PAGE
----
Guest editorial

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Journal of European Industrial Training

ISSN: 0309-0590

Publication date: 1 October 2004


Trehan, K., Rigg, C. and Stewart, J. (2004), "Guest editorial", Journal of European Industrial Training, Vol. 28 No. 8/9.



Emerald Group Publishing Limited

Copyright © 2004, Emerald Group Publishing Limited

Guest editorial

About the Guest EditorsKiran Trehan is Head of Department of Management Business School at the University of Central England, where she undertakes research, teaching and consultancy with a variety of public and private sector organisations in the area of human resource/organisational development. Her fields of interest include critical approaches to human resource development, management learning, power and emotions in organisational development. Her current research interests include critical thinking in human resource development, critical reflection and action learning in practice with particular reference to leadership development power relations and group dynamics.

Clare Rigg teaches Organisation Change and Public Leadership at the School of Public Policy, University of Birmingham, UK. She is currently involved in a range of projects and programmes across the public sector designed to facilitate leadership and organisation development. She is particularly interested in the use of action inquiry approaches to development, especially in joint learning on complex and cross cutting issues.

Jim Stewart is Professor of Human Resource Development at Nottingham Business School where he is Joint Course Leader of the Doctorate in Business Administration, which he launched in 1998. He previously led the design and development of the NBS MSc. in HRD for which he was Course Leader for six years. Jim has worked in universities since 1986 following careers in operational management in the retail industry and as a development professional in local government. An active researcher and writer during his career as an academic, Jim is the author, editor and co-editor of ten books on HRD, including the ground-breaking text edited with Jim McGoldrick (1996), HRD: Perspectives, Principles and Practice; the single authored (1999) Employee Development Practice and four co-edited texts published between 2002 and 2004 in the Routledge Studies in Human Resource Development Series. Two of those four texts are the result of Jim’s joint award with Professor Jean Woodall and Professor Monica Lee of an ESRC Research Seminar Series on Human Resource Development: The Emerging Theoretical Agenda and Empirical Research. Jim has Guest Edited special issues of Personnel Review, Journal of Strategic Change and Journal of European Industrial Training.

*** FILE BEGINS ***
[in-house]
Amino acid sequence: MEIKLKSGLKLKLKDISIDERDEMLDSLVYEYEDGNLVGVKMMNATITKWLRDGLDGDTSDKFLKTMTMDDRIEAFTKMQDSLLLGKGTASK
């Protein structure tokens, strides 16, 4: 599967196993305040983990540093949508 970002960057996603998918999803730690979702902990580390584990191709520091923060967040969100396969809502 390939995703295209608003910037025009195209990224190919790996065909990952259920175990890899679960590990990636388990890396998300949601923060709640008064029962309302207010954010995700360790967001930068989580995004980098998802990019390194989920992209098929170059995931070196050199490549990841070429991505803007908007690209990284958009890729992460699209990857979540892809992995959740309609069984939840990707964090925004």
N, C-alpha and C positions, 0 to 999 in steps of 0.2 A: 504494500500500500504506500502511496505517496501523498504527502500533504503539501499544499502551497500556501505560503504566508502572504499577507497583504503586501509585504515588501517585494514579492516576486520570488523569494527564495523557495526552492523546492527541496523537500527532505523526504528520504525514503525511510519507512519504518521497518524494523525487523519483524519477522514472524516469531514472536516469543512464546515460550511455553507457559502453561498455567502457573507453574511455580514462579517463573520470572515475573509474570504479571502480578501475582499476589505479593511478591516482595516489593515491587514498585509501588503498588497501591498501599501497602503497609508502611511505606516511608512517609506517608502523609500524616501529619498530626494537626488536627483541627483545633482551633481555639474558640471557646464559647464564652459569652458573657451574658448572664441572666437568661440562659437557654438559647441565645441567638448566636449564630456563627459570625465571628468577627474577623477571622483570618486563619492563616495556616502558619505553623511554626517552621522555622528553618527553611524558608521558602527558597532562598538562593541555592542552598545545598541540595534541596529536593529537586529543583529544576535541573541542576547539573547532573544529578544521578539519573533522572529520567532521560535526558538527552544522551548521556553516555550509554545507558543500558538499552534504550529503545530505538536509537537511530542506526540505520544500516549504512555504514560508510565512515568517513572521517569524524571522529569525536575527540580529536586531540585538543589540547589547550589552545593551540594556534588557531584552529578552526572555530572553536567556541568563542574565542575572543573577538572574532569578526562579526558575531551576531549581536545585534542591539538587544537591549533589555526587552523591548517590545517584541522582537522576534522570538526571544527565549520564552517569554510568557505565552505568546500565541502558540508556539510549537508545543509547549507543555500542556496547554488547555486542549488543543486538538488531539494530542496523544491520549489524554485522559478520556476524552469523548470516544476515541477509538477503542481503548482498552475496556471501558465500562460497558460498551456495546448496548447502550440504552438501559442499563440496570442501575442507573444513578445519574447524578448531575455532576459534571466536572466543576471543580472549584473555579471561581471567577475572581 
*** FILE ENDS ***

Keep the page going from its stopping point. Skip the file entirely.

A critical turn in human resource development

This issue will comprise a number of papers relating to a series of themes on critical human resource development. The editors proposed the theme due to their concern that the debates and practice of human resource development (HRD) were being dominated by an unquestioning performativity or an assumption of benign humanism.

Many practitioners in the “management and human resource development business” have long felt their role was dubious if they merely operated in a technocratic way – refining individual skills and developing organisational capabilities to continue operating in ways that have serious human and ecological consequences.

In the background, a number of practitioners and academics have been quietly working with critical approaches to learning and development and have built up a degree of experience of the possibilities, dangers and constraints of critical HRD. The aim of this issue is to collate lessons from this experience in a critically reflexive way. It is about critical HRD, in the sense of going beyond a simplistic unquestioning advocacy of HRD theory and practice.